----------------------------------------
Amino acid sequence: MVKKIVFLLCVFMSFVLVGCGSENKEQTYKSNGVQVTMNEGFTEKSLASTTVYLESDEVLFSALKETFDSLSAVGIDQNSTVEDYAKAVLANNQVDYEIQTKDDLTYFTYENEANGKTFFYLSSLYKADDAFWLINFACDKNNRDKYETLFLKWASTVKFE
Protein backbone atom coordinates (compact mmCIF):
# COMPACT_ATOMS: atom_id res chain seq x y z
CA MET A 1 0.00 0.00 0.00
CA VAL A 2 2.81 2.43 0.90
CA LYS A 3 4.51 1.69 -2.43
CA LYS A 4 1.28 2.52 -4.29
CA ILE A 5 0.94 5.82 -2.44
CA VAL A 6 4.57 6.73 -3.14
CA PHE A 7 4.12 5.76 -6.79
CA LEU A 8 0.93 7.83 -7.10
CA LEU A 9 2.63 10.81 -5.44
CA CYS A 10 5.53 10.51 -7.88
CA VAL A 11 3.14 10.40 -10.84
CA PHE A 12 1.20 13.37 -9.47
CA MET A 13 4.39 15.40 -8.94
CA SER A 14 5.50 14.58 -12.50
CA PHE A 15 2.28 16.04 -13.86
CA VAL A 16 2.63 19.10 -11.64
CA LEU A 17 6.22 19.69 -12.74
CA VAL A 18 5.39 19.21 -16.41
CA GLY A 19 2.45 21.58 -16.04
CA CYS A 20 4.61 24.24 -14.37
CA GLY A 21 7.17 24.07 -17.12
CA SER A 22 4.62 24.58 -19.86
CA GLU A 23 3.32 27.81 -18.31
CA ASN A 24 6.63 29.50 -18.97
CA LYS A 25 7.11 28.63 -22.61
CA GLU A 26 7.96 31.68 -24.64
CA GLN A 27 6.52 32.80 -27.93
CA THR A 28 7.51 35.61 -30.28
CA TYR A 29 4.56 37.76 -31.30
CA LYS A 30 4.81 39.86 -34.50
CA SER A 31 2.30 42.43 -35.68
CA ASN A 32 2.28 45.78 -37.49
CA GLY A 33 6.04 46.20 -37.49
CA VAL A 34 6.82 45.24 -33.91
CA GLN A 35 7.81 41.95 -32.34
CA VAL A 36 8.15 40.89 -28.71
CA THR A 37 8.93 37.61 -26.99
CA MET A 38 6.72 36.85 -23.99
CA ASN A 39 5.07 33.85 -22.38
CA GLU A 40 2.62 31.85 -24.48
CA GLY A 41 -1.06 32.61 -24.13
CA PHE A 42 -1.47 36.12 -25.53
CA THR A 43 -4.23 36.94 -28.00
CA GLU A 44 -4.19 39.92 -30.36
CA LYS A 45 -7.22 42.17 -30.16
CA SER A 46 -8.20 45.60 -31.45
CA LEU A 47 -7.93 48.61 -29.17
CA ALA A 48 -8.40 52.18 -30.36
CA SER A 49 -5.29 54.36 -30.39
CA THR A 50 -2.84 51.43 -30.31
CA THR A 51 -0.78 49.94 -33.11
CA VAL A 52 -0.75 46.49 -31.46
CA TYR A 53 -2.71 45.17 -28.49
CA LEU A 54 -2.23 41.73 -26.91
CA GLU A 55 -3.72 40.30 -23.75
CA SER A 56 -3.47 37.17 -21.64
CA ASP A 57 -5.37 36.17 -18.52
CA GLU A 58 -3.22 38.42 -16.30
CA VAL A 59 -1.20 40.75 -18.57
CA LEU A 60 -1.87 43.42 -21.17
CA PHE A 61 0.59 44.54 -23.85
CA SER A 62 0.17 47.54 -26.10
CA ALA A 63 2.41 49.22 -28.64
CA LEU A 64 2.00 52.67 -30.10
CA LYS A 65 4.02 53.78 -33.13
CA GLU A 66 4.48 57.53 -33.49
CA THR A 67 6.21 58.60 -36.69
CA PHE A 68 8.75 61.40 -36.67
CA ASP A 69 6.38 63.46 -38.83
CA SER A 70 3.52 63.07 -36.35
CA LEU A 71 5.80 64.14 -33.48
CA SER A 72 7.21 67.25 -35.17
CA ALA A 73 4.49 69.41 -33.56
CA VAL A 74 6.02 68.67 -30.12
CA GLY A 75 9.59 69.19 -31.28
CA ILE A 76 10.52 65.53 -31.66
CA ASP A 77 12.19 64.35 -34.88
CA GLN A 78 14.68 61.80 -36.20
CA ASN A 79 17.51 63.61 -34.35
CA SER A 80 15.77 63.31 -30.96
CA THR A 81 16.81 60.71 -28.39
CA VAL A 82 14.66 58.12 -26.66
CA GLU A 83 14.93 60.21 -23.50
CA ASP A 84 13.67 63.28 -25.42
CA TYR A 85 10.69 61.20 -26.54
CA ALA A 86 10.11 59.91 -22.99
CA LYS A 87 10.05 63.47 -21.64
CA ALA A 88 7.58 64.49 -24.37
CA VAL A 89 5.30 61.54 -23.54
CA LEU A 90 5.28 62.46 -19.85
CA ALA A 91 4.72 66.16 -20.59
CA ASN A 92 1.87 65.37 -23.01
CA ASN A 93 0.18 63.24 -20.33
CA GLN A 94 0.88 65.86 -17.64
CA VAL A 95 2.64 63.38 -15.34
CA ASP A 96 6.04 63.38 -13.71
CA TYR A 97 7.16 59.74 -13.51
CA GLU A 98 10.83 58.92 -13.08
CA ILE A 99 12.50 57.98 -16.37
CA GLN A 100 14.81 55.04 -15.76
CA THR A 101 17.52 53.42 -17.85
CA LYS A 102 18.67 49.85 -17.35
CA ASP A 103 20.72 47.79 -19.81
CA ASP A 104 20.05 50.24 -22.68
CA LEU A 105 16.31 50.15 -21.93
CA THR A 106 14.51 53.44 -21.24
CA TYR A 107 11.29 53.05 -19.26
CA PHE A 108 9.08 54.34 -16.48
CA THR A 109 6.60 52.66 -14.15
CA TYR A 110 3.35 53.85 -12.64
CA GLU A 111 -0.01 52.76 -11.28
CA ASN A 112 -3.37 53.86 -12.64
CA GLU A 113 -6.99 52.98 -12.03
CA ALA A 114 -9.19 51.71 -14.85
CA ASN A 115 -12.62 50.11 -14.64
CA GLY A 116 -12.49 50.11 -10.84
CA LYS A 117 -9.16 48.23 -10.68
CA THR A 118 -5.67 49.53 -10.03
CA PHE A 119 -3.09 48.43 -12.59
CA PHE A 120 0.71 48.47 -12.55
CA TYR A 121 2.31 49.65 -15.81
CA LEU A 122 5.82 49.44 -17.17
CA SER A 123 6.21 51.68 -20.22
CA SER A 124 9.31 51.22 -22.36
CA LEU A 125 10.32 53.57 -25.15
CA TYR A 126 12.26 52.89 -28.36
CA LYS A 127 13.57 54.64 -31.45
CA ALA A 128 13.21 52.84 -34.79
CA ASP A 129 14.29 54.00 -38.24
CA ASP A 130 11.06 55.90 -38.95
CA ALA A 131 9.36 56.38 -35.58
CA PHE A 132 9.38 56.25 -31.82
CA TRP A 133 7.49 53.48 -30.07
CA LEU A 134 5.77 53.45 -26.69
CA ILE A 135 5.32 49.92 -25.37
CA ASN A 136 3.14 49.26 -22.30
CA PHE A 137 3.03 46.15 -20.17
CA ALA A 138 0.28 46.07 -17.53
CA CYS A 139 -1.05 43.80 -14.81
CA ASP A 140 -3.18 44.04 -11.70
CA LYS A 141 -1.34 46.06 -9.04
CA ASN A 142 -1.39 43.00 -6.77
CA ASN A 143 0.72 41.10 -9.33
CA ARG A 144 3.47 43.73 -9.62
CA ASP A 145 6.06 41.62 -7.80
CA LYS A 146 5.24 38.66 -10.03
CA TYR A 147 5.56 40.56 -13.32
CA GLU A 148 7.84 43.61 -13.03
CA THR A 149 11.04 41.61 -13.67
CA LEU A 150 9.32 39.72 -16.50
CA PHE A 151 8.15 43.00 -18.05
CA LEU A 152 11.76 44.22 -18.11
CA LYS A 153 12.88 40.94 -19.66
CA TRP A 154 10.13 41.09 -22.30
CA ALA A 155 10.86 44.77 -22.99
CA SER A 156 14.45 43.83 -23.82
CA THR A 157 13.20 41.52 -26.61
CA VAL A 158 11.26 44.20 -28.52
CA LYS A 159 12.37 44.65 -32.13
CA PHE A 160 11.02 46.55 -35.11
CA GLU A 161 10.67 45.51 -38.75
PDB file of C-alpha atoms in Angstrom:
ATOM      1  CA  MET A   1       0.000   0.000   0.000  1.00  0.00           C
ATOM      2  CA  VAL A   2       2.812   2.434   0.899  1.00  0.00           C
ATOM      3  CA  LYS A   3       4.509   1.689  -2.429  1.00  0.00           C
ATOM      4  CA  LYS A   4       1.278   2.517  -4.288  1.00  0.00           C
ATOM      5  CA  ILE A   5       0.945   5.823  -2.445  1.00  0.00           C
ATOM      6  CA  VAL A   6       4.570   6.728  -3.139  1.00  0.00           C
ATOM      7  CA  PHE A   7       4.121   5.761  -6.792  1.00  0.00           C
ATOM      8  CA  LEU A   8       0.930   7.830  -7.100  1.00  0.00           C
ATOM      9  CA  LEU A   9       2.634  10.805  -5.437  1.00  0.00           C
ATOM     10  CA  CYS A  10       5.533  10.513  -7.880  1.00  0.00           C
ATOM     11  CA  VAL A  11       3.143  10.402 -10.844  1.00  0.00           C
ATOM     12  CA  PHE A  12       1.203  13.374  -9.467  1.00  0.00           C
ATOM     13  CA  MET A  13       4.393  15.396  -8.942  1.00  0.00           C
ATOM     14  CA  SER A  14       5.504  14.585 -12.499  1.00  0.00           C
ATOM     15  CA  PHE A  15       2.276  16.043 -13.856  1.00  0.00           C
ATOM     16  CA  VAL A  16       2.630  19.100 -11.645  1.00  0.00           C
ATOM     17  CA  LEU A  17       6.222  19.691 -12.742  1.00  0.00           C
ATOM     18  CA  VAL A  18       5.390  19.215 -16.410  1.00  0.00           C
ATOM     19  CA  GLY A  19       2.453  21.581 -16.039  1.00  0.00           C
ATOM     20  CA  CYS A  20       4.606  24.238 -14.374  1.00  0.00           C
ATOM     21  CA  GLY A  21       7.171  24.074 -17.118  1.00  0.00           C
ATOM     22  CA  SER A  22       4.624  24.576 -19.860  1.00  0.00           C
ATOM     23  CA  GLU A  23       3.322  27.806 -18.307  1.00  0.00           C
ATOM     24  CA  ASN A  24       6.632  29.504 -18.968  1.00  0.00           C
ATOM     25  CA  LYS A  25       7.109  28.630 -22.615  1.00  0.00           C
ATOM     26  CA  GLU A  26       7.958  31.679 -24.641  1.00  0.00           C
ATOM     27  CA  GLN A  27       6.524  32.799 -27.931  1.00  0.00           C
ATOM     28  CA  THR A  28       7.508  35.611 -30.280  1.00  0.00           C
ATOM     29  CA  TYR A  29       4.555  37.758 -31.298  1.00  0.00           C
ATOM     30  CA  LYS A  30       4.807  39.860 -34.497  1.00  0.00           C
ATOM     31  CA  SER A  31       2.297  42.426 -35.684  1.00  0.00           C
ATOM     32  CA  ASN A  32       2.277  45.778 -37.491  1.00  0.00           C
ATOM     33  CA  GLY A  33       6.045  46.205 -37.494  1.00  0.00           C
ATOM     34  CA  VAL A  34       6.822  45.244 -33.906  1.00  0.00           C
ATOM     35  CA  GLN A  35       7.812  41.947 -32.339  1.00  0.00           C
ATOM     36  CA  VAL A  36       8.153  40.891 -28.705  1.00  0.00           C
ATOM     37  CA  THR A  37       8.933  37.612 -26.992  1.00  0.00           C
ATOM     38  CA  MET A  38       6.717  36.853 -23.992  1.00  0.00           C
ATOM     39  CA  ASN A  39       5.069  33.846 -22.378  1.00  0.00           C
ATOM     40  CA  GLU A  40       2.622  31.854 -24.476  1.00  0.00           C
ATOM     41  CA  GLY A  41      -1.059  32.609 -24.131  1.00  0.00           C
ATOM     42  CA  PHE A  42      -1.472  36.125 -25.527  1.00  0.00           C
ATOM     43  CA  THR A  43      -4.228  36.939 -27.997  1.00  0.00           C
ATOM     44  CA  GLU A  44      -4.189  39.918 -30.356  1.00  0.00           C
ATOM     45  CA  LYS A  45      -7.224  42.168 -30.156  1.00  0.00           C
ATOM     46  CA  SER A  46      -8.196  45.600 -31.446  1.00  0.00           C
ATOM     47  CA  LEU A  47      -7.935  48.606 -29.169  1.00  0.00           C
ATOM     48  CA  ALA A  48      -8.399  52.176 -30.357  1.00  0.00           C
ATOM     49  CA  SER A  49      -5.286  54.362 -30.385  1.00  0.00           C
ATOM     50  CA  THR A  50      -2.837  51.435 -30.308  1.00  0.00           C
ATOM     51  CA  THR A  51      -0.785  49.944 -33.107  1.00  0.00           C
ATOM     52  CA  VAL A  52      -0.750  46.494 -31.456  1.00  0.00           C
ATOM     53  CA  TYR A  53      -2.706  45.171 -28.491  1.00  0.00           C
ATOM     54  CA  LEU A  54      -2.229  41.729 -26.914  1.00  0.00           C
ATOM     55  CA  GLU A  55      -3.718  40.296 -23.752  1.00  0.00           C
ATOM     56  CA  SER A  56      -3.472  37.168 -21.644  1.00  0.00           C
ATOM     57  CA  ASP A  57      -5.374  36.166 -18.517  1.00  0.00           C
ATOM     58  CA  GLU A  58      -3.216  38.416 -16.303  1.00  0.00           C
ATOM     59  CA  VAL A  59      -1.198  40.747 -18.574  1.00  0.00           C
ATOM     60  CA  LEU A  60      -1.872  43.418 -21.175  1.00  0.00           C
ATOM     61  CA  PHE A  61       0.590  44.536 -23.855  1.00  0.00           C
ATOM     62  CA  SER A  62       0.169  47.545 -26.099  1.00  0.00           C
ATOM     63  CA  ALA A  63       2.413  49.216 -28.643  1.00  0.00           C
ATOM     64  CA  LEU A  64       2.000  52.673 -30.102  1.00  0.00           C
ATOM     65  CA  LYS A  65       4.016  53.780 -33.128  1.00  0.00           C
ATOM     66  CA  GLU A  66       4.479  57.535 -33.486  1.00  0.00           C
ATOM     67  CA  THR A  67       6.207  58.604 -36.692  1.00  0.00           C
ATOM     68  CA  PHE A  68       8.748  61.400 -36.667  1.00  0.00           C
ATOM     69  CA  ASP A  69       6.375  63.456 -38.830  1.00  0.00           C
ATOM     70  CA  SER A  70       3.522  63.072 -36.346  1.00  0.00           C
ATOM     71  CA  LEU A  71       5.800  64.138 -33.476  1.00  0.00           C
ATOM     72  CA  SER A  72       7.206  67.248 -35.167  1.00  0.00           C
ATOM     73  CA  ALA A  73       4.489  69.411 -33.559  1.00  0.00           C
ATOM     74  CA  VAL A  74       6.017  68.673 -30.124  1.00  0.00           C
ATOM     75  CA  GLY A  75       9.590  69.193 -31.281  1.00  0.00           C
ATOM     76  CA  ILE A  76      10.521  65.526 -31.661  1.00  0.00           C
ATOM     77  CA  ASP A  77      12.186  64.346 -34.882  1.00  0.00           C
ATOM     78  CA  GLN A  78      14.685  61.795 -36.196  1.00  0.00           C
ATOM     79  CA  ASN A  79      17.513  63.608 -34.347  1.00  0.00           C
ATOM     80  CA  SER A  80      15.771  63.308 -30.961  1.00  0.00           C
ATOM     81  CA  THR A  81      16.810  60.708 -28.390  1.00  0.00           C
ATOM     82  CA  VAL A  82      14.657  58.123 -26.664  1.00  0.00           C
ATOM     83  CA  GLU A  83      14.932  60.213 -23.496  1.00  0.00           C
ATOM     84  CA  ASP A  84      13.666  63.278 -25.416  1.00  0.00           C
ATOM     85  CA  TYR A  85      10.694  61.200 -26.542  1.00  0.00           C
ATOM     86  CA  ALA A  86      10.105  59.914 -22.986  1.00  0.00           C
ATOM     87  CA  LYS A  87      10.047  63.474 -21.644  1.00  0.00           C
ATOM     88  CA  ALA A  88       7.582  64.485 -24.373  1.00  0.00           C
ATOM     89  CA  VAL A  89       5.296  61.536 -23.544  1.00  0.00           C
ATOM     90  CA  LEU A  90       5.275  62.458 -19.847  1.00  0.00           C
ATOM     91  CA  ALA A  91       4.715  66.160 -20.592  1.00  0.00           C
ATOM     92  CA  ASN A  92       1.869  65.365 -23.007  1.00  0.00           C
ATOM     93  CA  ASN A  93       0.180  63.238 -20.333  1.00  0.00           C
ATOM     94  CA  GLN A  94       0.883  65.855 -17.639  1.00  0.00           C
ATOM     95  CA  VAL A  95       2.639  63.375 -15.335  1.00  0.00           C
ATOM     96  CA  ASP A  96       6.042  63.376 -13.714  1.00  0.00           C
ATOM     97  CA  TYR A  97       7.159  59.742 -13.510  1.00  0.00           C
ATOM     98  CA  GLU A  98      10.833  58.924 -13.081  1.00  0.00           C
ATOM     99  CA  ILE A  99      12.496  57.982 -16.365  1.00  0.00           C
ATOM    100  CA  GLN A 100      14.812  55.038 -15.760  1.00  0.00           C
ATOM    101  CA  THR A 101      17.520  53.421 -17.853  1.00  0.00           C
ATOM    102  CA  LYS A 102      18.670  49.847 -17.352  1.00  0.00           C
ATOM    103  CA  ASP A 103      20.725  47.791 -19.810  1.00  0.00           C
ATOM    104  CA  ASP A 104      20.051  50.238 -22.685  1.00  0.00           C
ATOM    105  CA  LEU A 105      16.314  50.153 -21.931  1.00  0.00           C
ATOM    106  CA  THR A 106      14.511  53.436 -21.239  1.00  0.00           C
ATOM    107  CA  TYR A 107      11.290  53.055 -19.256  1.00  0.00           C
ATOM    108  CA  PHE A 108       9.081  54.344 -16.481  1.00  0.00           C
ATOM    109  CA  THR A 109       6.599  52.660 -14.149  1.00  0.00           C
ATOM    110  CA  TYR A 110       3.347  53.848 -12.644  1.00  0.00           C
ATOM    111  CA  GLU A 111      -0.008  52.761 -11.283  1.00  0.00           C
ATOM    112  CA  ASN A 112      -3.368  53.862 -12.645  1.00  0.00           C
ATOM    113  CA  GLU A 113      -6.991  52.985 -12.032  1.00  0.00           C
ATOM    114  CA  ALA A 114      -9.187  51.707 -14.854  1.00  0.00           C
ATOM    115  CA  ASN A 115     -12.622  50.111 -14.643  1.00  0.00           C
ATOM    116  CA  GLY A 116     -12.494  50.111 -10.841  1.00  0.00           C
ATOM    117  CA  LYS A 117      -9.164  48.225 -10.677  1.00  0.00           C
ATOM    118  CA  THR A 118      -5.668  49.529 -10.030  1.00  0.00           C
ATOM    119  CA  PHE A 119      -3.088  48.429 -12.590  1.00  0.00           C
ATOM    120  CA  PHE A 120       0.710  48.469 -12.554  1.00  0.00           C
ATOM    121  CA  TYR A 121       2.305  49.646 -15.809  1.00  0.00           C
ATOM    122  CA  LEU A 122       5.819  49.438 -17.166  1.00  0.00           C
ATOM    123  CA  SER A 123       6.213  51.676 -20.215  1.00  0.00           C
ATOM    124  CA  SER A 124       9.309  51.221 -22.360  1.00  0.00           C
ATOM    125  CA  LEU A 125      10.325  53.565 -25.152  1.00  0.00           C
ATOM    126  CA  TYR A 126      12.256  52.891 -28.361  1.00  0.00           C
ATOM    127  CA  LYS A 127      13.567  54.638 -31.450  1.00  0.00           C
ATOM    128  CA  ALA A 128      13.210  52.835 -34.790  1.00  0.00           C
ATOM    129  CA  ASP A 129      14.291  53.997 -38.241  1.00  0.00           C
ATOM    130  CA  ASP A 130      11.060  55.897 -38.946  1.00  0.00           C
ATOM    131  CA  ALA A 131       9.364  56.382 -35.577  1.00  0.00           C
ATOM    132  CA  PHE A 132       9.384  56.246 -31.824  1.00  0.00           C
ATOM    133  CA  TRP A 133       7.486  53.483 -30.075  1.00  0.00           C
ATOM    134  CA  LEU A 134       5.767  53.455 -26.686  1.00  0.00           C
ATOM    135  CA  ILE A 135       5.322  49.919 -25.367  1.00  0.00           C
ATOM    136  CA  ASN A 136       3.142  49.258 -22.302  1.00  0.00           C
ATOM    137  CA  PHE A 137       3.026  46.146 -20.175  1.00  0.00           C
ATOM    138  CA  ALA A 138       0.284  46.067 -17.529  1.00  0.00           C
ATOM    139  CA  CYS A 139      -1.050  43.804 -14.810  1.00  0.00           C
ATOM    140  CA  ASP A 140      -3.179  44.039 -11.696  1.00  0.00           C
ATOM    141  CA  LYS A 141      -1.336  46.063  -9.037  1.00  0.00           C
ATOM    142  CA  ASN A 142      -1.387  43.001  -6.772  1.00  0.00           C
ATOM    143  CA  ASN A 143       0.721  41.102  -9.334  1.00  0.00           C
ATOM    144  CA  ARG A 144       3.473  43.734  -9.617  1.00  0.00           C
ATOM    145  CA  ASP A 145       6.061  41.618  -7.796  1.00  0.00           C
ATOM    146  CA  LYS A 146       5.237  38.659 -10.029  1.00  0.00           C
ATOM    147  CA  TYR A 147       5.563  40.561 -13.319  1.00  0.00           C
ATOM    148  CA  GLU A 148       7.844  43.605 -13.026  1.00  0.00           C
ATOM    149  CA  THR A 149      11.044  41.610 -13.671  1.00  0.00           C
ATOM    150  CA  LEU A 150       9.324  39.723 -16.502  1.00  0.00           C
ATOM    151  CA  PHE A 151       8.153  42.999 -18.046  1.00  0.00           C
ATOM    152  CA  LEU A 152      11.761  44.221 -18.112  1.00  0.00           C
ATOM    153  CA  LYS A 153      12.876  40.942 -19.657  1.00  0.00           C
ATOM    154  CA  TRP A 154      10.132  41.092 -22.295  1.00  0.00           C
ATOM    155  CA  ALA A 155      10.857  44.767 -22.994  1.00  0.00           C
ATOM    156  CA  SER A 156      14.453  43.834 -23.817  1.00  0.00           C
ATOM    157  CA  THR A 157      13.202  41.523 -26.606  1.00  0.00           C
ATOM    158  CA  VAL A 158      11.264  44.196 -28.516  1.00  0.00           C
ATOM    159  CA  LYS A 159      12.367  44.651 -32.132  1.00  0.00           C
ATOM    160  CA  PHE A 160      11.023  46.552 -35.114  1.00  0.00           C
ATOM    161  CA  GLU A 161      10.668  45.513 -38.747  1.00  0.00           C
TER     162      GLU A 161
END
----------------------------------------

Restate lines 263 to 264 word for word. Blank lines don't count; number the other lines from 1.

ATOM     98  CA  GLU A  98      10.833  58.924 -13.081  1.00  0.00           C
ATOM     99  CA  ILE A  99      12.496  57.982 -16.365  1.00  0.00           C